GIBSON EB4L Cherry, Long Scale, 1 Pickup, Selector 3 way, All Original w/OHC EX+

This one is in perfect playing condition, freshly set up. The neck is dead-on true, frets in excellent condition, intonation perfect, and she is just a pleasure to play. In addition to the long scale and tone choke, I also really like the position of the "mudbucker" pickup in the body on the eb4 relative to the eb0.

At first glance, the Gibson EB-4L, introduced in 1972, could have been mistaken for an EB-0L, which was a long-scale version of Gibson’s primary production bass. The single-pickup EB-0 was introduced in 1959 as a short-scale (301/2″) instrument. In 1961, its slab-type double-cutaway body (similar to late-’50s Les Paul Juniors and Specials) morphed into a pointed, SG-shaped instrument and was joined by a two-pickup variant, the EB-3.

SG-Style body, double cutaway,
3-piece mahagoni set-neck,
34,5" longscale,
Rosewood fretboard with dot-inlays and 20 frets,
1x EB4L "Super-Humbucker" pickup w/chromecover,
Stud/bridge compensated tailpiece,
Chrome hardware,
4 regular open tuners (2l/2r)
1x Volumen/1x Tone,
Orig. electronic w. potcodes 1973
3-way switch for series/series+parallel and series+parallel +tonechoke,
Incl. orig. black Gibson case with violet lining.

The EB-4L (often shortened to EB4, though it had no short scale counterpart) was first launched towards the end of 1972, and was very much an attempt to bring the EBO into the seventies, with its 'superhumbucking' pickup with tone selector switch, and long-scale (hence the 'L' in EB-4L) three-piece laminate maple neck. The vast majority of instruments were manufactured in 1973, but according to EB-4L shipping totals, small numbers were still being shipped as late as 1979, despite the last price list appearance being many years earlier in June 1973.
It was first listed in the October 1972 price list at $420 (zone 1); roughly midway between the EB-0 ($385) and EB-3 ($450) basses. Then in November 1972, Gibson took the unusual step of including a full-colour flyer in Guitar Player magazine. 'The Bass Place' featured a number of SG-style basses old and new (EB-0, EB-3 and SB bass, but the EB-4L was the main feature, with a 2 page spread (compared to half a page for other models).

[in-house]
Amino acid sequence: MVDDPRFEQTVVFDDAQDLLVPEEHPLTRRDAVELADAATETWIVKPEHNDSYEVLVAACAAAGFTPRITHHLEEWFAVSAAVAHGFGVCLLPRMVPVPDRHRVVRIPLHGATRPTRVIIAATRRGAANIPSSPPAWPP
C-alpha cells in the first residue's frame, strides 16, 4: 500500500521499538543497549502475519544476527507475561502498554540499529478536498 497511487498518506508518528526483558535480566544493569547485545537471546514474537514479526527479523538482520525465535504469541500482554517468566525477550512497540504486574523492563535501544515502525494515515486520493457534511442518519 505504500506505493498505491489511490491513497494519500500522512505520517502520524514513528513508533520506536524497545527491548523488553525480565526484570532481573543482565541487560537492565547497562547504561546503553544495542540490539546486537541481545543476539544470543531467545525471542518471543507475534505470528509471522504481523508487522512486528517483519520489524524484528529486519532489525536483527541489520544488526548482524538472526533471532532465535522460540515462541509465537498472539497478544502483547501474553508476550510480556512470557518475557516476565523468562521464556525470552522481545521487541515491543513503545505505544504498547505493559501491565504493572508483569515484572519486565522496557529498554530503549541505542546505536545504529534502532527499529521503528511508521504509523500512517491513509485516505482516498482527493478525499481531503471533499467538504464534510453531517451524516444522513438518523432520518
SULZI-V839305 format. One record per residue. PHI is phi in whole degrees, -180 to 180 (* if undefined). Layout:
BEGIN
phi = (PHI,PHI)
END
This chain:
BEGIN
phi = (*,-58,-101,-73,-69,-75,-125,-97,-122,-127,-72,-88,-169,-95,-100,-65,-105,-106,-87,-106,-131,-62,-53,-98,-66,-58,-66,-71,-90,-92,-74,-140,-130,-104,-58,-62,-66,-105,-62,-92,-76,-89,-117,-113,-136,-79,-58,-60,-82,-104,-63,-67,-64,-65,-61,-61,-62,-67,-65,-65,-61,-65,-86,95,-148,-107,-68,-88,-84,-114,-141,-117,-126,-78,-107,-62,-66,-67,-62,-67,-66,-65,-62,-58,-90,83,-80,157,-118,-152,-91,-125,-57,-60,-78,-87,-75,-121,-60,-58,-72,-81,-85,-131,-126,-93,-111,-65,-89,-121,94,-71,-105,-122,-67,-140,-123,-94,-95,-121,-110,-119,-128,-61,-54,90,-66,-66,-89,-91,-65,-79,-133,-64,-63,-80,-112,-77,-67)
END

SG basses had been selling very well over the preceding years, and Gibson must have been confident that they were going to sell a lot more. Orders for the EB-4L probably didn't live up to their hopes though. It sold reasonably well (992 basses in the first full year, 1973), but by the end of that year the L-9S Ripper was available and sales of all SG basses were very much in decline.
The EB4L super-humbucker actually contains 4 coils, one around each pole. Externally the difference can be seen in that the top two pole pieces are nearer the bridge, the bottom two nearer the neck. This design seperates the top two strings (coils) from the bottom two, and allows them to be heard in (i) series, (ii) series/parallel, (iii) series/parallel plus tone choke. The concept of this pickup is described in the 'Bass Place' flyer: This revolutionary new pickup design seperates the top two strings completely from the bottom two. You get more tonal response than ever, for a full, natural sound. And Gibson's new Super Humbucking Pickup design delivers more highs and "overtones" for a new sound thats packed with cutting power.
In such a short production run, there were not too many design changes, although one difference between the earliest (1972 and early 1973 examples) and later ones was the choice of bridge. Initially a Gibson two-point, later a Gibson three-point.
The EB-4L was available in two finishes: cherry and walnut, athough shipping figures also mention one ebony EB-4L made in 1975.


Jack Buce